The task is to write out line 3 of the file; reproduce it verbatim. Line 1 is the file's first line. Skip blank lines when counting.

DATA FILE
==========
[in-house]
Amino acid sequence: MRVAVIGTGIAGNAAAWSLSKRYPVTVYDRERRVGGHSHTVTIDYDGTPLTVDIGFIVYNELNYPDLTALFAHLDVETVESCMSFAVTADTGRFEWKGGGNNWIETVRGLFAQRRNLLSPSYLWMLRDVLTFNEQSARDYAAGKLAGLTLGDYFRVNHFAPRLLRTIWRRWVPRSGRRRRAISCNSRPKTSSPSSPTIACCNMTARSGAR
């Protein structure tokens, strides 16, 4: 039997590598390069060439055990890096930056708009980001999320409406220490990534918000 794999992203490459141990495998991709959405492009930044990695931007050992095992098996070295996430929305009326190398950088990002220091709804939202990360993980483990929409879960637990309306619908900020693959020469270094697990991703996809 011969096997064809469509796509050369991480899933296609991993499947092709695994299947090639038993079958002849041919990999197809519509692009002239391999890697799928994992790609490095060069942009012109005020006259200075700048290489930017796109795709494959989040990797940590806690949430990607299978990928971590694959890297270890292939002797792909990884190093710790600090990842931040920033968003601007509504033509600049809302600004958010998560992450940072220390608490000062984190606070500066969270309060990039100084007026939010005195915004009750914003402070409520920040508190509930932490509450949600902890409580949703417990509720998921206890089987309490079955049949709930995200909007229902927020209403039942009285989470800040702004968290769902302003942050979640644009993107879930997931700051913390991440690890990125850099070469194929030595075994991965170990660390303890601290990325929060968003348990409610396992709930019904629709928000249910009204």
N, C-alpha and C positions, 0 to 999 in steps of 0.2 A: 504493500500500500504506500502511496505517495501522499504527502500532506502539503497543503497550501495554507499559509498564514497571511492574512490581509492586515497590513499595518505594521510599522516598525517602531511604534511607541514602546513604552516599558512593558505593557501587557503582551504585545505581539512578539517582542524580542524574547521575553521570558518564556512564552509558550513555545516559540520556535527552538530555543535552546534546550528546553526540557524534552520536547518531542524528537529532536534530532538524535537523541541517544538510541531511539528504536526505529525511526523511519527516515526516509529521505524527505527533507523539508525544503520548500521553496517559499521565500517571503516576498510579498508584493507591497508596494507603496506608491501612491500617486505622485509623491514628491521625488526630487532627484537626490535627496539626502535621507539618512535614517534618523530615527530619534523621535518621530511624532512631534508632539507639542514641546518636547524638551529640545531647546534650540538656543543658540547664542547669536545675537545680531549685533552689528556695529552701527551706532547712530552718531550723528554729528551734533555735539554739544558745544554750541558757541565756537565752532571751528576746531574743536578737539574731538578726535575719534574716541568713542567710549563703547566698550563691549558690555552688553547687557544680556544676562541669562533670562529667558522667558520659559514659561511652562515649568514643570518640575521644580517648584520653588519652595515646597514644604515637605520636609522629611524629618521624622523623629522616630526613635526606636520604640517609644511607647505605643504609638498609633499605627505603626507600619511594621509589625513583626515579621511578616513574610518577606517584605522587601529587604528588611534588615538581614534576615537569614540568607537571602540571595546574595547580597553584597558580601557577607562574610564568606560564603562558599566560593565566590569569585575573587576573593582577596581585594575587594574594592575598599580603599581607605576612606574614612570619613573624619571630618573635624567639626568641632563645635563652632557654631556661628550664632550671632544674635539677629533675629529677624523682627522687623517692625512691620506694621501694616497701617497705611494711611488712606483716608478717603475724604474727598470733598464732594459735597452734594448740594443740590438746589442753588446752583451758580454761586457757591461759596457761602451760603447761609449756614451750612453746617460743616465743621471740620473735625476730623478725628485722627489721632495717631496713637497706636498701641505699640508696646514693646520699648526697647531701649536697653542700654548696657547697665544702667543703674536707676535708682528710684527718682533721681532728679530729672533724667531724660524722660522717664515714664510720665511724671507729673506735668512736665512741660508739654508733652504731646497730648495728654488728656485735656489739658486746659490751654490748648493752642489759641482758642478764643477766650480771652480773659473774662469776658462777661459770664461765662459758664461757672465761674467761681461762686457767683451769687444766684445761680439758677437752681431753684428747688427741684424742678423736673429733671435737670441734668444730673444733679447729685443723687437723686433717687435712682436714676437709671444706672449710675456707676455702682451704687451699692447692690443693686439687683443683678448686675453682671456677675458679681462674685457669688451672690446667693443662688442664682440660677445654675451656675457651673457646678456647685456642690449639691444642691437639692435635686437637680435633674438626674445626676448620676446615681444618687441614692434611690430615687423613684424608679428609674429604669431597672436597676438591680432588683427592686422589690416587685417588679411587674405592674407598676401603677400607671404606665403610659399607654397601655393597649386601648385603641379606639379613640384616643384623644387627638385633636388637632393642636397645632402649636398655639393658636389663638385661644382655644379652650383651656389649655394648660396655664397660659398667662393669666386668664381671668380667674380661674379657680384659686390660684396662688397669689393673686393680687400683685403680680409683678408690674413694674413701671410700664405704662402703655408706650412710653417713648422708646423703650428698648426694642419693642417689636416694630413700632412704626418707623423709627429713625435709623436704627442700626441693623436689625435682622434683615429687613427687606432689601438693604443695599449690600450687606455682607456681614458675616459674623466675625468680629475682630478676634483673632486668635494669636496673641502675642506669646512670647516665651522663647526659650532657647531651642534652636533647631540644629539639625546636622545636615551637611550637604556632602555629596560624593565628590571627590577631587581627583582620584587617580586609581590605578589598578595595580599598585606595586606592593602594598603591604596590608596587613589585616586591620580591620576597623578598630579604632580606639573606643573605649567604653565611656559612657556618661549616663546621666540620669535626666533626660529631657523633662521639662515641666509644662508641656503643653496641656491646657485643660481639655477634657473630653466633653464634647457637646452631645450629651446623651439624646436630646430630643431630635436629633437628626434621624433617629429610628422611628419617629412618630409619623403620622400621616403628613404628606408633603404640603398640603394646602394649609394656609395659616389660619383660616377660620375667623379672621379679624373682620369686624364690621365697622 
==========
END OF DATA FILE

């Protein structure tokens, strides 16, 4: 039997590598390069060439055990890096930056708009980001999320409406220490990534918000 794999992203490459141990495998991709959405492009930044990695931007050992095992098996070295996430929305009326190398950088990002220091709804939202990360993980483990929409879960637990309306619908900020693959020469270094697990991703996809 011969096997064809469509796509050369991480899933296609991993499947092709695994299947090639038993079958002849041919990999197809519509692009002239391999890697799928994992790609490095060069942009012109005020006259200075700048290489930017796109795709494959989040990797940590806690949430990607299978990928971590694959890297270890292939002797792909990884190093710790600090990842931040920033968003601007509504033509600049809302600004958010998560992450940072220390608490000062984190606070500066969270309060990039100084007026939010005195915004009750914003402070409520920040508190509930932490509450949600902890409580949703417990509720998921206890089987309490079955049949709930995200909007229902927020209403039942009285989470800040702004968290769902302003942050979640644009993107879930997931700051913390991440690890990125850099070469194929030595075994991965170990660390303890601290990325929060968003348990409610396992709930019904629709928000249910009204």